When my parents and I were in Washington D.C. in 2006, visiting my brother, we were lucky enough to catch the Robert Bechtle retrospective at the Corcoran Gallery of Art. It was one of the most impressive art exhibitions I've ever seen, and Bechtle's photorealist paintings have stuck with me ever since.
Bechtle is a pretty big name when it comes to photorealism, and apparently his car "portraits" are well-known enough to spawn a (small) Flickr pool in homage. Aside from the car portraits, Bechtle used a lot of photographs of his family as inspiration for his paintings; walking around the exhibit it was a strange way of walking into someone's life - you started with him meeting his wife, went through their children's early childhood, and then it was like you were witness to the breakdown of their marriage and the subsequent remarriages.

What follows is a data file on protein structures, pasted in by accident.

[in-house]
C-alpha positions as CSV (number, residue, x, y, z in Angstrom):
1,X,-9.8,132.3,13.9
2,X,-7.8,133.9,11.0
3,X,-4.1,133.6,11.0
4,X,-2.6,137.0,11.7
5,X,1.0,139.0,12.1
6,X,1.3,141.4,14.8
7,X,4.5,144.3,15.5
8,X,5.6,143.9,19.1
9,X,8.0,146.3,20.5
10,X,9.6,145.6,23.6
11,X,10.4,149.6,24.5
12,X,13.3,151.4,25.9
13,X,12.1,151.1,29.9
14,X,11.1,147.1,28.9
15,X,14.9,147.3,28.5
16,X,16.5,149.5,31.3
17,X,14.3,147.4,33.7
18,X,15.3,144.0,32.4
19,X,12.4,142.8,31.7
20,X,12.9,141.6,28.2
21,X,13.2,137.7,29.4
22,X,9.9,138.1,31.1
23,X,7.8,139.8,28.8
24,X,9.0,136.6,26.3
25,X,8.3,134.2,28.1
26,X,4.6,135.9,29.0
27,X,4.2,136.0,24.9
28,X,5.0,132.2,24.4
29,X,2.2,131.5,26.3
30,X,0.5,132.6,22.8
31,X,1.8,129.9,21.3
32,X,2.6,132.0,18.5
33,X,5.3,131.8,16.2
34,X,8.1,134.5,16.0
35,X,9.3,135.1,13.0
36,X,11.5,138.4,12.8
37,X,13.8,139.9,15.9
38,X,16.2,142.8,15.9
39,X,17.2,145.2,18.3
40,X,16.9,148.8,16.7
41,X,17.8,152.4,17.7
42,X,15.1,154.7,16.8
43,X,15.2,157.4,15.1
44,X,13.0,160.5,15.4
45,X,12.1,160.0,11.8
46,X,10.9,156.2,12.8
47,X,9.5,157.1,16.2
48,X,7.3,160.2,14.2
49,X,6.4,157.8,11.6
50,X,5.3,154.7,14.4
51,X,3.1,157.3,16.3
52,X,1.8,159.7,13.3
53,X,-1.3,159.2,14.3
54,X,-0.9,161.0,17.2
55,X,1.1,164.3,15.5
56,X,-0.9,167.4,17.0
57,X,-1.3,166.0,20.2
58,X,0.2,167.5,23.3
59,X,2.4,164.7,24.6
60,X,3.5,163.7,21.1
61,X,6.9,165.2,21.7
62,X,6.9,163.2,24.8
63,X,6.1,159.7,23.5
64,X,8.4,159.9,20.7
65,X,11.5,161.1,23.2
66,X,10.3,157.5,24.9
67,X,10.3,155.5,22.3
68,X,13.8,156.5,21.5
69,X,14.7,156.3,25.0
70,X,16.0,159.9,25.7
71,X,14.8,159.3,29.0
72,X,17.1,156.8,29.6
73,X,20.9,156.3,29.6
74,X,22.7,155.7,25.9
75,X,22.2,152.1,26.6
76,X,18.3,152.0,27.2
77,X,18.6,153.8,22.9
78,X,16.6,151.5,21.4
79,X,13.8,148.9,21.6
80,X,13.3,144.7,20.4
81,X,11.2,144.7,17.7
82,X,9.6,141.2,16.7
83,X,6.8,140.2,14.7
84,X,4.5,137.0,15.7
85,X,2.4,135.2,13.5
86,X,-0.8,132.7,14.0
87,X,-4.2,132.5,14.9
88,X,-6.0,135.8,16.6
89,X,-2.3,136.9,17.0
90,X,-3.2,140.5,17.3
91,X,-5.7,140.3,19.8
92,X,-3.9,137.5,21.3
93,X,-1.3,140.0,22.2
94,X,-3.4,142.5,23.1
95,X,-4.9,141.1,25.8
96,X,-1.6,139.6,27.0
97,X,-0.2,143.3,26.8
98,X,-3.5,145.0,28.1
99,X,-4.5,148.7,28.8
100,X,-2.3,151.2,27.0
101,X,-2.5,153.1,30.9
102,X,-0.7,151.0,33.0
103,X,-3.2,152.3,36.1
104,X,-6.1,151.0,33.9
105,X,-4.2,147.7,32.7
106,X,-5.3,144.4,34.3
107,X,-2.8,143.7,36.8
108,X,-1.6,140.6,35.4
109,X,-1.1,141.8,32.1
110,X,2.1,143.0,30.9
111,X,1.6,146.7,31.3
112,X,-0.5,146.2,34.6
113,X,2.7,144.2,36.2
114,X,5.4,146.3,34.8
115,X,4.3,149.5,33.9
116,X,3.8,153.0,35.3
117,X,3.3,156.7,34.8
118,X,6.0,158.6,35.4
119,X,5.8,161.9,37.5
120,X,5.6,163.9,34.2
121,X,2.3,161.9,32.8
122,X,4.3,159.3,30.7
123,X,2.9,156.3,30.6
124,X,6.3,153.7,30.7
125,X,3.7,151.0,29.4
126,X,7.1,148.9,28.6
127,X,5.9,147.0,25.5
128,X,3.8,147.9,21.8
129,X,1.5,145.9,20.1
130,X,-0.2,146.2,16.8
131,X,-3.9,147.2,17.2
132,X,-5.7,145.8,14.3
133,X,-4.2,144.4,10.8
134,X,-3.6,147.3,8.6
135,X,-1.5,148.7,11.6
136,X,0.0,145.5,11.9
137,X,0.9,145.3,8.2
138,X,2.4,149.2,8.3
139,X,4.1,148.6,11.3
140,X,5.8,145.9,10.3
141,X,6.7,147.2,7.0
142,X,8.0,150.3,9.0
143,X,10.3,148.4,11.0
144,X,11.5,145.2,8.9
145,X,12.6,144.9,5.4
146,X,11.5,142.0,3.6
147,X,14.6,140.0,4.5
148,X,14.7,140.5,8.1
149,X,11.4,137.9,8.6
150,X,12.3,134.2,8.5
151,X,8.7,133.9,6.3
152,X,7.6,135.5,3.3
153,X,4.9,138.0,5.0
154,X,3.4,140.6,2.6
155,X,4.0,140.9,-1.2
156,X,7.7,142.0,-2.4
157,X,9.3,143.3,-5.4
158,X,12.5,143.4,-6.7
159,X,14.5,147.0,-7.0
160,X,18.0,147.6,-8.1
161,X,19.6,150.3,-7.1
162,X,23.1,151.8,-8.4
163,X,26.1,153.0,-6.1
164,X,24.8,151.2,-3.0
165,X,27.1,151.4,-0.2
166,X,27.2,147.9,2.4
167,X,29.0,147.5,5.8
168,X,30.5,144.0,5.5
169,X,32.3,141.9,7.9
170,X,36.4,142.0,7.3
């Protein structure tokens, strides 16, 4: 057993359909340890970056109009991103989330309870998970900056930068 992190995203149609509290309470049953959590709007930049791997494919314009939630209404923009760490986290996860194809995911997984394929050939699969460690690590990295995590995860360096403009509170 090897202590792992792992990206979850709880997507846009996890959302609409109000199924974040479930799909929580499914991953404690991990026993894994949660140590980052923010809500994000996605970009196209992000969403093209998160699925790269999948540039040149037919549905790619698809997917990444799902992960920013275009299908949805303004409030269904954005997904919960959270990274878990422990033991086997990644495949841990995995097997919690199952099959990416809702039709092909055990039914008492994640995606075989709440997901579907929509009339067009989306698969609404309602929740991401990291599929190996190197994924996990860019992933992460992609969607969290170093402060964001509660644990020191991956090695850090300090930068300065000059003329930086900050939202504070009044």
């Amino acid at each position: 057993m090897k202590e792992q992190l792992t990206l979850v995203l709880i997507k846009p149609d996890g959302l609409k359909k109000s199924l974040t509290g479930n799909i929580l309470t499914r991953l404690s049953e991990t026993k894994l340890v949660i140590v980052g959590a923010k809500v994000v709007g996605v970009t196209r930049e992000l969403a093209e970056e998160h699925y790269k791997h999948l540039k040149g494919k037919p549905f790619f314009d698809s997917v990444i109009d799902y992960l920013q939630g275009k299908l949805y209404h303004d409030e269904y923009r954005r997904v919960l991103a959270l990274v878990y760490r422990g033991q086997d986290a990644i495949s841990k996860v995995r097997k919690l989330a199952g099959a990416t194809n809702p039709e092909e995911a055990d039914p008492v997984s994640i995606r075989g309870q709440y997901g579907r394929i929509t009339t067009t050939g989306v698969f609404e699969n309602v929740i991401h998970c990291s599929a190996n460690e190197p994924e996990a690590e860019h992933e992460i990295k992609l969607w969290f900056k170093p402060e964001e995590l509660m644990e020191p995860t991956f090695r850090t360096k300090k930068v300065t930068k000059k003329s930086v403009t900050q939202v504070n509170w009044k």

"You can take photographs of something but you never possess it because it's too fast.. there's something very intense about the experience of sitting down and having to look at it in the way that you do in order to make a drawing of it, or to make a painting of it.. but by the time you've done that you feel that you've really understood what you were looking at and also that you've felt a little of yourself there, and somehow it becomes a way of.. possessing the experience in a way that another manner doesn't quite seem to do."
Quite heart-breaking to think that Bechtle painted his divorce, isn't it? Art critic Peter Schjeldahl wrote in the New Yorker magazine, "Life is incredibly complicated, and the proof is that when you confront any simple, stopped part of it you are stupefied."